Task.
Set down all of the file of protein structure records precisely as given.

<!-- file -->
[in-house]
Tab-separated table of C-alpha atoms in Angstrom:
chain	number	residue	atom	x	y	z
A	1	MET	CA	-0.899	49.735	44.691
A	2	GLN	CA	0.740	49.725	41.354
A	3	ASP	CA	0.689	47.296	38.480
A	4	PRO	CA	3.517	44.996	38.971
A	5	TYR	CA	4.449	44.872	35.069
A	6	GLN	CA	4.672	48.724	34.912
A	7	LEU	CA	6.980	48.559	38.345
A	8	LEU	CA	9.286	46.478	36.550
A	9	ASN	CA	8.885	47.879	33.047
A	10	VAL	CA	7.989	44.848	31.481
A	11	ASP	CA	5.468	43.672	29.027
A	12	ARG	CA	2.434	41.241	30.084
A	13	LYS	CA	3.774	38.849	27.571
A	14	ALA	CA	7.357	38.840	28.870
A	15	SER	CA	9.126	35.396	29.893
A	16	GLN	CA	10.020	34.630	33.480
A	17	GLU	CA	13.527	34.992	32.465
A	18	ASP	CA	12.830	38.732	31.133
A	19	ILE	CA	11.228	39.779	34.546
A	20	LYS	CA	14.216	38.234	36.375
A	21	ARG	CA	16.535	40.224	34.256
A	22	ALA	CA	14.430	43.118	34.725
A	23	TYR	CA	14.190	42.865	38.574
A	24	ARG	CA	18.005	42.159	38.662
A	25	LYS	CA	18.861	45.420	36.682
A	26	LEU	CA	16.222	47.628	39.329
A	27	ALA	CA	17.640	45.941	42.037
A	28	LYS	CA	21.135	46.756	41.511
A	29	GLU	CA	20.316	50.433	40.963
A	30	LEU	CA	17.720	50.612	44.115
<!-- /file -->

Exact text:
[in-house]
Tab-separated table of C-alpha atoms in Angstrom:
chain	number	residue	atom	x	y	z
A	1	MET	CA	-0.899	49.735	44.691
A	2	GLN	CA	0.740	49.725	41.354
A	3	ASP	CA	0.689	47.296	38.480
A	4	PRO	CA	3.517	44.996	38.971
A	5	TYR	CA	4.449	44.872	35.069
A	6	GLN	CA	4.672	48.724	34.912
A	7	LEU	CA	6.980	48.559	38.345
A	8	LEU	CA	9.286	46.478	36.550
A	9	ASN	CA	8.885	47.879	33.047
A	10	VAL	CA	7.989	44.848	31.481
A	11	ASP	CA	5.468	43.672	29.027
A	12	ARG	CA	2.434	41.241	30.084
A	13	LYS	CA	3.774	38.849	27.571
A	14	ALA	CA	7.357	38.840	28.870
A	15	SER	CA	9.126	35.396	29.893
A	16	GLN	CA	10.020	34.630	33.480
A	17	GLU	CA	13.527	34.992	32.465
A	18	ASP	CA	12.830	38.732	31.133
A	19	ILE	CA	11.228	39.779	34.546
A	20	LYS	CA	14.216	38.234	36.375
A	21	ARG	CA	16.535	40.224	34.256
A	22	ALA	CA	14.430	43.118	34.725
A	23	TYR	CA	14.190	42.865	38.574
A	24	ARG	CA	18.005	42.159	38.662
A	25	LYS	CA	18.861	45.420	36.682
A	26	LEU	CA	16.222	47.628	39.329
A	27	ALA	CA	17.640	45.941	42.037
A	28	LYS	CA	21.135	46.756	41.511
A	29	GLU	CA	20.316	50.433	40.963
A	30	LEU	CA	17.720	50.612	44.115